Considering how much the cat cried to the people on the ground below, I was hopeful that she would be an easy rescue, but I was wrong. She became frightened when I climbed up to her, and she walked half way out a limb on the opposite side of the tree from me and perched there facing me. The nature of her cries and growls made it clear to me that she did not want me to approach any closer, and I had to be very careful with her to make sure she did not go farther out on the limb.
I opened a can of food and held it out to her. She was resistant at first, but after several attempts, she finally showed some interest in it. I reached as far as I could, and she came close enough to smell the food and then take a bite. I let her have a couple bites and then pulled the food a few inches closer to me, but she would not follow the food, and we were back at the same impasse. Without moving my body any closer to her, I got my feet in position where I could reach much closer to her and gradually moved my hand closer to her. She still was not responding to my hand, so I tried the food again. It took several attempts, but she began to show some interest in the food again. I prepared the cat bag on my arm and tried to get her to eat some more. When she began to eat, this time I was successful in getting her to come a little closer to me as I gradually pulled the food closer to me. When she was at last in range, I petted her as she ate and then grabbed her scruff and put her in the bag. She did not fight or fuss, but she did need some consoling once she was fully in the bag.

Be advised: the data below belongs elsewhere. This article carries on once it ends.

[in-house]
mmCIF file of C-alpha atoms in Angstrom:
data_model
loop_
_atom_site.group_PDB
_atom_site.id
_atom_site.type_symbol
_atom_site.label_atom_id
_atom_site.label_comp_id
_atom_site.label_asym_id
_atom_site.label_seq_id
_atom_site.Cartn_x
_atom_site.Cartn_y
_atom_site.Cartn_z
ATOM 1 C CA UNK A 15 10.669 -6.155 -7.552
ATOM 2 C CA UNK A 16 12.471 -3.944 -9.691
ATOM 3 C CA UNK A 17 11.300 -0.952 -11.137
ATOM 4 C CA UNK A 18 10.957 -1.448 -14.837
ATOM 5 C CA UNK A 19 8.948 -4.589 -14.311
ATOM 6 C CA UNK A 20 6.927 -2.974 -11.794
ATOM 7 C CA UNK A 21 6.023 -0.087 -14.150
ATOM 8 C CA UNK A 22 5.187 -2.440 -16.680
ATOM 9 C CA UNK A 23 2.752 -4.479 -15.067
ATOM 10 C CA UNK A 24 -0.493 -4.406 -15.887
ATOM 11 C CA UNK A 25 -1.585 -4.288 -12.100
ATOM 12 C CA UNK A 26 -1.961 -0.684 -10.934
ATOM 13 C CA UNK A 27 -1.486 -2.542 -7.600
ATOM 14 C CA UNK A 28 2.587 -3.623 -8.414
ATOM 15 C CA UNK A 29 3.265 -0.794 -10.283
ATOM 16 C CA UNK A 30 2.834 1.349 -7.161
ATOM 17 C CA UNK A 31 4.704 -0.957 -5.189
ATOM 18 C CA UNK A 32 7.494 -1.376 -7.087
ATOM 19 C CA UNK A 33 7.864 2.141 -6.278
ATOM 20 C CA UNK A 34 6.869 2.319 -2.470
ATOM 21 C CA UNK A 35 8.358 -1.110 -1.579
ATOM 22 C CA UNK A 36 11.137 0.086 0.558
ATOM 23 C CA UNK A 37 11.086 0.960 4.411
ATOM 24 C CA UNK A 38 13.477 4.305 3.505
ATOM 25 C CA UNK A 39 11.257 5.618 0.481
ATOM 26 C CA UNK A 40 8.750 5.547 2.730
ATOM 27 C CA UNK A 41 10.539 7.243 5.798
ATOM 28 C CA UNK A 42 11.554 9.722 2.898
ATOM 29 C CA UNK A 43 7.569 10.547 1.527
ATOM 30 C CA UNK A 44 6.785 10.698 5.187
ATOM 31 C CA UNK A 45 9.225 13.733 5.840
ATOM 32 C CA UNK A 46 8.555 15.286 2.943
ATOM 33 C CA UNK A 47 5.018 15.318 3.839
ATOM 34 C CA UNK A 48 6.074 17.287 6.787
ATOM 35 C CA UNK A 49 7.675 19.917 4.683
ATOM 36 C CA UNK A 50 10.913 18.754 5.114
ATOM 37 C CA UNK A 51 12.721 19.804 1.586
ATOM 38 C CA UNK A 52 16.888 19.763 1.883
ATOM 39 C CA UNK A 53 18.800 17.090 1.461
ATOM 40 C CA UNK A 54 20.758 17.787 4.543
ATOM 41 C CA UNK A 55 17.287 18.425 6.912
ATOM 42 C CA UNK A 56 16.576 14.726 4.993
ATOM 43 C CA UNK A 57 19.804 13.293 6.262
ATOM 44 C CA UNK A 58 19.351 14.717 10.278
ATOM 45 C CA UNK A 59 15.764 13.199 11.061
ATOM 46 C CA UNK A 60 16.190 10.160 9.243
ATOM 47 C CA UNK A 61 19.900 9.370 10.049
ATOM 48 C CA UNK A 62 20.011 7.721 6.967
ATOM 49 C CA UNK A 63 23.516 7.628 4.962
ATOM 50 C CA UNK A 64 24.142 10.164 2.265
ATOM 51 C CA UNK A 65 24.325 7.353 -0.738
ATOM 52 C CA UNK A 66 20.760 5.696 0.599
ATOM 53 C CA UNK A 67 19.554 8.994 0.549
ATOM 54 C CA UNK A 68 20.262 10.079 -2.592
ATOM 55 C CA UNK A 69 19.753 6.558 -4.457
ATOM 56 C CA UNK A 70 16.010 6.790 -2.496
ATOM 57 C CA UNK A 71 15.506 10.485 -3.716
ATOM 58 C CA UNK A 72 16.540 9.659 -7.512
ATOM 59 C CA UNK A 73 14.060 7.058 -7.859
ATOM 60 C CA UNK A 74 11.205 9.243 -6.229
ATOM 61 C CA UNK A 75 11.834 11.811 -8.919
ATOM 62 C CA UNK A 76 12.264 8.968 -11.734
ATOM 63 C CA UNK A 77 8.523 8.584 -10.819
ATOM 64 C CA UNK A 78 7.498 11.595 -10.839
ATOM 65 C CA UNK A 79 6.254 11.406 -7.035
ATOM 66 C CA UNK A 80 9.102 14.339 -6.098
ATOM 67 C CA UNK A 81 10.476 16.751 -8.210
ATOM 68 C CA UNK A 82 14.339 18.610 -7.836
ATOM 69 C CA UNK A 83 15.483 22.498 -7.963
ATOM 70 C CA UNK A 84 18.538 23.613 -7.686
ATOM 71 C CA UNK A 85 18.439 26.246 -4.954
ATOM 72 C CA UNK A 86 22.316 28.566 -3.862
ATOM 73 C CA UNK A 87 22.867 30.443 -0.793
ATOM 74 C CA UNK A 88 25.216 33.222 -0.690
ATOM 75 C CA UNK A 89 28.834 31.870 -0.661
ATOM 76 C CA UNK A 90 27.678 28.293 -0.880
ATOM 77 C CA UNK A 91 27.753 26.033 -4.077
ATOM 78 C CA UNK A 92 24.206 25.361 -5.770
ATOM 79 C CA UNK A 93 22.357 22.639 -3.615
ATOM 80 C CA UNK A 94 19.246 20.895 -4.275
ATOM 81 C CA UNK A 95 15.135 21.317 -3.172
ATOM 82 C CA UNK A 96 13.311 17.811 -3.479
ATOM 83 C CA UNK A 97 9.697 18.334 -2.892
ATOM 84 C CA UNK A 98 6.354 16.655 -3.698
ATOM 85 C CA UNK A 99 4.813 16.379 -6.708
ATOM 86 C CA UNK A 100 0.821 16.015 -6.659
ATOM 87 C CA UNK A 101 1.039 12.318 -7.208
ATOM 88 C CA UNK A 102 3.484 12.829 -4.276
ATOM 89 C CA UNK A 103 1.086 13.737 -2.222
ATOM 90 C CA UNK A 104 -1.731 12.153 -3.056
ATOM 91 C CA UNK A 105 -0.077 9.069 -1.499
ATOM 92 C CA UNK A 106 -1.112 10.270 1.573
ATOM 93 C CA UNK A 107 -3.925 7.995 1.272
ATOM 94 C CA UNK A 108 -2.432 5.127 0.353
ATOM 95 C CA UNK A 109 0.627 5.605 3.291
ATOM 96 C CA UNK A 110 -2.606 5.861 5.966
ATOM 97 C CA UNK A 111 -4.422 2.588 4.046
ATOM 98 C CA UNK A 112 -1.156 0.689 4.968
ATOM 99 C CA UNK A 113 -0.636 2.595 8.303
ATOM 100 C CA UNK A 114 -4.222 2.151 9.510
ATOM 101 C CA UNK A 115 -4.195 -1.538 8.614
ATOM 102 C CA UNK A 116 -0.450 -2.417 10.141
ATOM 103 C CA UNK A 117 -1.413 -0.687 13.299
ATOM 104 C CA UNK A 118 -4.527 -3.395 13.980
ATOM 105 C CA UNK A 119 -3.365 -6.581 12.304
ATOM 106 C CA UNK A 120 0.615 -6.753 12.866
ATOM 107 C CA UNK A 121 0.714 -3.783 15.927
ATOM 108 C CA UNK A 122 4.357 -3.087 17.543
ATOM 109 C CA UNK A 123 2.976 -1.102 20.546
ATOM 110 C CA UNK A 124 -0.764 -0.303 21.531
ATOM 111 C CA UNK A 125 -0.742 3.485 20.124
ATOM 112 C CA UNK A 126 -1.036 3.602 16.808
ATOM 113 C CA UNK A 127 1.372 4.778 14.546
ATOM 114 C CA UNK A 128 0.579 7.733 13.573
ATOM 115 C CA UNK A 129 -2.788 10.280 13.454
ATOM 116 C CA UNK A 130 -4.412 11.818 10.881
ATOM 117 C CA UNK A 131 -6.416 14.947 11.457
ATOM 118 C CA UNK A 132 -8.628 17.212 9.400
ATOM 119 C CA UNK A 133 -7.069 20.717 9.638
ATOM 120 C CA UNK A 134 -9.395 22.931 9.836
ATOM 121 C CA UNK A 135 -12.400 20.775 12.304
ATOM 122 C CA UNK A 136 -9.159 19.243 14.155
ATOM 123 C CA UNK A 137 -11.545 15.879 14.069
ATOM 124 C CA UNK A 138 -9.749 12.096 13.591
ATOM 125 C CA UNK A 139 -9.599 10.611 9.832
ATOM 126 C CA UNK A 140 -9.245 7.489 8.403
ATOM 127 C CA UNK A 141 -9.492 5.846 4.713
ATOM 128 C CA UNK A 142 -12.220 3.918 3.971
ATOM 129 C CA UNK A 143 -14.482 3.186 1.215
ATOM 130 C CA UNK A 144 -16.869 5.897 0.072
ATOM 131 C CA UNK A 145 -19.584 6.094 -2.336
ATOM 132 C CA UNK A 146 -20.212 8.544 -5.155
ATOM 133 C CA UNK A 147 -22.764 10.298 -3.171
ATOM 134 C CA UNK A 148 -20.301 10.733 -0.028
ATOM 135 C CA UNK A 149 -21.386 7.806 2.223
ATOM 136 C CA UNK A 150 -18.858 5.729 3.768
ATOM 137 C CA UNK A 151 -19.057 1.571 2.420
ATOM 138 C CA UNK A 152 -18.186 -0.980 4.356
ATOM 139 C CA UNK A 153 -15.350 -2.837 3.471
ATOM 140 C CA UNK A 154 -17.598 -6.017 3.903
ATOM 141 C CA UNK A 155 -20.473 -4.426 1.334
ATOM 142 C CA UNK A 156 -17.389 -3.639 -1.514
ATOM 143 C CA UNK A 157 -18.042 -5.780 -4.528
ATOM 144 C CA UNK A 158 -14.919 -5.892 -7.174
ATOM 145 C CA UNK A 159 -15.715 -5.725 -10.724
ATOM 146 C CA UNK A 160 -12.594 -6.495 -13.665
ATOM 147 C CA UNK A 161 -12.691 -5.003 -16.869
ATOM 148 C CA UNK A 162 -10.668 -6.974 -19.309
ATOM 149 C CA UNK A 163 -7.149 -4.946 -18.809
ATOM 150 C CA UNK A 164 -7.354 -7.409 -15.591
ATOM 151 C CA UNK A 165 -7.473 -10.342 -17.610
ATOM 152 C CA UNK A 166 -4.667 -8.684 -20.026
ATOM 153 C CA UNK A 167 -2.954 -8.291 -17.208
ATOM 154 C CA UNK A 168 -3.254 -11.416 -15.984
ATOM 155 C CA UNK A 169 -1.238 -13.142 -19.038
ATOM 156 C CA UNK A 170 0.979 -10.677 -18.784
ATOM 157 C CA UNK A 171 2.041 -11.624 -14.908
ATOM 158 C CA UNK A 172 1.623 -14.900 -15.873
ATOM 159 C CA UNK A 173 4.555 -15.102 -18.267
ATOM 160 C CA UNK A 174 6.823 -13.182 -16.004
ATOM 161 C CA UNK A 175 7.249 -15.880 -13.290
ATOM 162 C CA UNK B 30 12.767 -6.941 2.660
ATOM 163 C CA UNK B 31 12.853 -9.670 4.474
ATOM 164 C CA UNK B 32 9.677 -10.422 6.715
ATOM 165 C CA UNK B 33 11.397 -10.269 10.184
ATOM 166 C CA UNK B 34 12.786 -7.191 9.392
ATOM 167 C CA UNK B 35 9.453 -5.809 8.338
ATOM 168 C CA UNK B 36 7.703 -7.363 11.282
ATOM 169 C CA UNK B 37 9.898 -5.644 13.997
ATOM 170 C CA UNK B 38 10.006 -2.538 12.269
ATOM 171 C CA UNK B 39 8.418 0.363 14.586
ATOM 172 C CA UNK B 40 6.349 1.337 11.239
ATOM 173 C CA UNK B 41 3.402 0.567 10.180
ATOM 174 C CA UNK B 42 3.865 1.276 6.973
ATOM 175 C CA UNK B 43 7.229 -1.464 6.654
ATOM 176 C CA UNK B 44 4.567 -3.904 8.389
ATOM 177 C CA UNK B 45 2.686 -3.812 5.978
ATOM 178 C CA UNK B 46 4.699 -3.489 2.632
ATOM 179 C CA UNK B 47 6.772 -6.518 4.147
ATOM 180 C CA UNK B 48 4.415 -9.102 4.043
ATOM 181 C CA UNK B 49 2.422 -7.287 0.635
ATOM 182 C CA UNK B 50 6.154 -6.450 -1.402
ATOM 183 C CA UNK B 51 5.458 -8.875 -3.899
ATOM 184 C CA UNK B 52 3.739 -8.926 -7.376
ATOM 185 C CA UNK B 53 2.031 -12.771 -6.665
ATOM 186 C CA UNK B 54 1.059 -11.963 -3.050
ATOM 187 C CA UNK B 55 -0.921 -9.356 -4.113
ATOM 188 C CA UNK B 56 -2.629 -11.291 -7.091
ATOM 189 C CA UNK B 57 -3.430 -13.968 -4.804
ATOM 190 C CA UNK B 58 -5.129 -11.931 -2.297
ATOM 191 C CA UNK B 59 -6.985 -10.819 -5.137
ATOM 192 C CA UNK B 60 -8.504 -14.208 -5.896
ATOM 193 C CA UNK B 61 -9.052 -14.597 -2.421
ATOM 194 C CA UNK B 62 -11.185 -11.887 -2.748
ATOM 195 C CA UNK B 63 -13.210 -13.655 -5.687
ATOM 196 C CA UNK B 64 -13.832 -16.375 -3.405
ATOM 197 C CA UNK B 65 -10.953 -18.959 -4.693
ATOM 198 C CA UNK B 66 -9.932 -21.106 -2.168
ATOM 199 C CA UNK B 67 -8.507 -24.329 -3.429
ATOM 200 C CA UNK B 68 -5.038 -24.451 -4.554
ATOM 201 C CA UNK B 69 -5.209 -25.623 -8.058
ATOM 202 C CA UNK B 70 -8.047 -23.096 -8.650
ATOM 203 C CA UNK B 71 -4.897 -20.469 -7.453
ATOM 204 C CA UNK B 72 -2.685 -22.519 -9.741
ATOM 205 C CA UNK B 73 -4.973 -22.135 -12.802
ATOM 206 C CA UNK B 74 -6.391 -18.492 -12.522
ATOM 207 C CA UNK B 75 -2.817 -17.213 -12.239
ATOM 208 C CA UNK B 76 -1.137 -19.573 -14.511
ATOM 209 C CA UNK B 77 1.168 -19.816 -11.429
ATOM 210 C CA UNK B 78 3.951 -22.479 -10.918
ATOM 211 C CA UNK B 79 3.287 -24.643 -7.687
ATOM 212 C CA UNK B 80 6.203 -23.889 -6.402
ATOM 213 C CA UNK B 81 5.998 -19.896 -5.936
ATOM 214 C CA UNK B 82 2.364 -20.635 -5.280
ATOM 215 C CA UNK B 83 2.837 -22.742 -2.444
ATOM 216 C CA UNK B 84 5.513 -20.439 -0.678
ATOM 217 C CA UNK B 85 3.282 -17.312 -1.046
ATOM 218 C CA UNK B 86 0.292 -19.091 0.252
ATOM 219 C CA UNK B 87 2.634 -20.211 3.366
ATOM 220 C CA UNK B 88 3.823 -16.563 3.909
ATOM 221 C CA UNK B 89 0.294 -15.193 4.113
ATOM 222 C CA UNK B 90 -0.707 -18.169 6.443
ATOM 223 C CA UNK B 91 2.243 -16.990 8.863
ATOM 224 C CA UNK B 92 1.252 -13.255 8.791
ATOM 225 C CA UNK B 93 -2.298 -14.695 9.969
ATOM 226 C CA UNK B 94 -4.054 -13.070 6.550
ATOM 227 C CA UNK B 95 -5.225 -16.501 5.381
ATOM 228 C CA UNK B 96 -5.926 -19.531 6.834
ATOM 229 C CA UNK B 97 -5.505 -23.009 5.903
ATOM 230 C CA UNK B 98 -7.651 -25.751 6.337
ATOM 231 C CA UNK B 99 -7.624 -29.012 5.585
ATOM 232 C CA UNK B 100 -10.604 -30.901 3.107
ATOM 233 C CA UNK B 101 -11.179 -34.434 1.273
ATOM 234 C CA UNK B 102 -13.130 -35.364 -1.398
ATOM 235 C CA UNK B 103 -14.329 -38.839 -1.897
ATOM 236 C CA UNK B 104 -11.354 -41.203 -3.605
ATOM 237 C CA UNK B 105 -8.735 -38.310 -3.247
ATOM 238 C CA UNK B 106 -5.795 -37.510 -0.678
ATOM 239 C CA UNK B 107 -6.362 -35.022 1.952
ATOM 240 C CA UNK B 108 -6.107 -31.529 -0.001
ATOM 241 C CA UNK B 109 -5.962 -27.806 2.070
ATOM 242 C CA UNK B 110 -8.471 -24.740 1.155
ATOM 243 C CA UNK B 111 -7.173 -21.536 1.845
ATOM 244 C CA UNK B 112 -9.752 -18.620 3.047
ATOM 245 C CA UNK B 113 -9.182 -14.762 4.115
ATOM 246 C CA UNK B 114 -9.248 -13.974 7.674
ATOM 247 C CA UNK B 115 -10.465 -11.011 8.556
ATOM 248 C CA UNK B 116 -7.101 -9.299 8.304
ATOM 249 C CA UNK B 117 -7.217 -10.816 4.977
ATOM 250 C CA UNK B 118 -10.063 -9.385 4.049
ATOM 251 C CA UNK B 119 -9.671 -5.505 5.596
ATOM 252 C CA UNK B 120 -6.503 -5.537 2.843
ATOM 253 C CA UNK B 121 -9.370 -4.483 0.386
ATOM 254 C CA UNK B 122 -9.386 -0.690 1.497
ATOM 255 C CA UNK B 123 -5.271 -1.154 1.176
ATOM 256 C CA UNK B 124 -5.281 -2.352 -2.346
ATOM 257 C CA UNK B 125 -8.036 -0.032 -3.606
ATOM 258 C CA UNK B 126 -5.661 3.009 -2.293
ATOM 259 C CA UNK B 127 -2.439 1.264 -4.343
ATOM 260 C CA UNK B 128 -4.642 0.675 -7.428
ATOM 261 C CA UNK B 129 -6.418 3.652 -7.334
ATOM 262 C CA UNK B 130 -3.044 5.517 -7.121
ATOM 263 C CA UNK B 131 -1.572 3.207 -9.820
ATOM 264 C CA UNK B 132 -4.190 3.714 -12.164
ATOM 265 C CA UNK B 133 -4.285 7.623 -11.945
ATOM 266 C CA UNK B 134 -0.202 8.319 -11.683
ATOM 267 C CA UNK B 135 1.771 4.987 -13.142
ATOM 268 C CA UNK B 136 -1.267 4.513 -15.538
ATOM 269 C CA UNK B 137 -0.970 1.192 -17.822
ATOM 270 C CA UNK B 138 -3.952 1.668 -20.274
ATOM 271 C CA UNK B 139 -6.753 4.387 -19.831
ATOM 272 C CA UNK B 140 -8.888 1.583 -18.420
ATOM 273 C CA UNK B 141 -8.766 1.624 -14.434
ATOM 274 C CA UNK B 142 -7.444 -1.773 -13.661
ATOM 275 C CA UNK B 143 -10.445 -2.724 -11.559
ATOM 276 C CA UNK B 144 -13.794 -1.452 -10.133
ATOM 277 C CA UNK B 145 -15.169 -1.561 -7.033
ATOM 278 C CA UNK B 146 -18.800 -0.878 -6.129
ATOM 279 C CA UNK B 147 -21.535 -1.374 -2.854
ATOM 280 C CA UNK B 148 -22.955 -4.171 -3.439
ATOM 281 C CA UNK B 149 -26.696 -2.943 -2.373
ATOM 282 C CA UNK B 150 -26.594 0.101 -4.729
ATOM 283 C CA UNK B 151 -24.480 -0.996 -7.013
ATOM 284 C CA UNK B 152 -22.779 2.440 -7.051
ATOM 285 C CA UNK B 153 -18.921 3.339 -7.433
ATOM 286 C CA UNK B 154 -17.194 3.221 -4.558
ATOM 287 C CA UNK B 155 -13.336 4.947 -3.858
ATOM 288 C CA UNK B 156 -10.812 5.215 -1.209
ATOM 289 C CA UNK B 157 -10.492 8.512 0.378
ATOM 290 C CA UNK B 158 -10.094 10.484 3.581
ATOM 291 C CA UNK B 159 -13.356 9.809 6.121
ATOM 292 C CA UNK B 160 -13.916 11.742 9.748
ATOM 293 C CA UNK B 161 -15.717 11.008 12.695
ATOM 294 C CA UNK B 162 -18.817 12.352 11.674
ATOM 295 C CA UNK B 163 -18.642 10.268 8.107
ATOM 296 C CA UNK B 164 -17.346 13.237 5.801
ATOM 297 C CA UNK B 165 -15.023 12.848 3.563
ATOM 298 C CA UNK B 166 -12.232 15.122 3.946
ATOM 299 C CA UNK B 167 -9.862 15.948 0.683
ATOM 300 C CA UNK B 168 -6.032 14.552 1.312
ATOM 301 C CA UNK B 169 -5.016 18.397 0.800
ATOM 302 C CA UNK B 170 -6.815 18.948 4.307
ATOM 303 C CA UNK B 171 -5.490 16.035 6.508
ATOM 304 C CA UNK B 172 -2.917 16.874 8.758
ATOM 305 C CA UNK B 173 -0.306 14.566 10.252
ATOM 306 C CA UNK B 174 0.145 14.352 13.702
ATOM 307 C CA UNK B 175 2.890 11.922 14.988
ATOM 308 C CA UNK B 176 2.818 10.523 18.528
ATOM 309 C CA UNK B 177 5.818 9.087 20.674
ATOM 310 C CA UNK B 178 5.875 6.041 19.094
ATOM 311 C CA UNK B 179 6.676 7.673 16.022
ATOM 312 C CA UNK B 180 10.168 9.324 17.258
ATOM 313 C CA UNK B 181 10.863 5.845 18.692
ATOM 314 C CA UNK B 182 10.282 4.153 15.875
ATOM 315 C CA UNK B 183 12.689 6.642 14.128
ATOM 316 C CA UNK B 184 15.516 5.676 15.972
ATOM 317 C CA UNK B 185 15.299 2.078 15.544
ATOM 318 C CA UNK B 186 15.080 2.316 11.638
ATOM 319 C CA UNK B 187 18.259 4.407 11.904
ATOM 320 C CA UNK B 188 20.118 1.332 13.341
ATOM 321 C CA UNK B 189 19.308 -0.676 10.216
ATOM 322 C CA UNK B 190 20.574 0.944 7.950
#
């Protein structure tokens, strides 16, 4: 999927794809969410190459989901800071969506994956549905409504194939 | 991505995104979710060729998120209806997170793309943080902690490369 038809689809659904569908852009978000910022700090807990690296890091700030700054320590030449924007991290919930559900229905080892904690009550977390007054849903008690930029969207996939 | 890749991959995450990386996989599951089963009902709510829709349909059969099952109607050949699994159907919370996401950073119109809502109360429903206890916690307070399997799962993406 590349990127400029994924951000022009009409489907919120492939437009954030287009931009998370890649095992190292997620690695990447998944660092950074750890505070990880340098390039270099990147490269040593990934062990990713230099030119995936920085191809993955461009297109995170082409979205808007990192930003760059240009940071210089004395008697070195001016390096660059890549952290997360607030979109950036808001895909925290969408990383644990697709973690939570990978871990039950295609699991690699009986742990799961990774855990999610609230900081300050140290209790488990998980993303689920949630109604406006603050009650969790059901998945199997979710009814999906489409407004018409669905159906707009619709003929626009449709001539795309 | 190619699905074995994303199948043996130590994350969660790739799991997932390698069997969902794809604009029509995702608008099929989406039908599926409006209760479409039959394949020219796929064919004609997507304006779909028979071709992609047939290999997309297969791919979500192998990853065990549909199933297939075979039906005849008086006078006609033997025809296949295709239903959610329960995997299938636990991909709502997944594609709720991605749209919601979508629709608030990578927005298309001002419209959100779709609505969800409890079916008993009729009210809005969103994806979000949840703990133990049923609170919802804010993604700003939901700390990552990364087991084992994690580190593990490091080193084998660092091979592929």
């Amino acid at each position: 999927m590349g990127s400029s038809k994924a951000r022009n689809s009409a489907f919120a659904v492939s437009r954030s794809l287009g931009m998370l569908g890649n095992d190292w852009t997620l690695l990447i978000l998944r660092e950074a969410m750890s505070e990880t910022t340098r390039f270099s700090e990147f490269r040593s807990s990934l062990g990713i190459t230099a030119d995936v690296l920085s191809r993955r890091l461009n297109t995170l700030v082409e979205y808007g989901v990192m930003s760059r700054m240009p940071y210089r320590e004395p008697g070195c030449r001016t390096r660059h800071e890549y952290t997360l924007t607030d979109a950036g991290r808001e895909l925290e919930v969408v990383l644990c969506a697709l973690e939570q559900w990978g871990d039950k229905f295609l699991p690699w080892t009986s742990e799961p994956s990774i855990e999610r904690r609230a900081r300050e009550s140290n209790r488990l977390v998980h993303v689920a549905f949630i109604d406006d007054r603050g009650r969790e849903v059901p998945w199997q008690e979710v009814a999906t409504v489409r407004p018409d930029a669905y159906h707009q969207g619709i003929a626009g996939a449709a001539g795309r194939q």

I brought her down and checked her for a microchip while she was still in the bag, but no microchip was found. We put her in a carrier, and Terry and Leslie had already agreed to be responsible for her at that point. They had contacted a local rescue group, Rescue Animal Aid of Mississippi, which agreed to come out to see her the following day, so Terry and Leslie kept her overnight and turned her over to the rescue group the next morning. If the owner is not found, they will put her up for adoption.
Because it took a long time to gain the kitty's trust, I turned my camera off during the boring parts of the rescue and failed to turn it back on for the ending. Therefore, I don't have any close pictures of the kitty in the tree. I also was never able to determine if the kitty is a male or female, so I am making a guess. While most orange cats are male, this one looked more like a female to me, so I'm going with that until I learn otherwise. I hope nothing but good things happen to her going forward.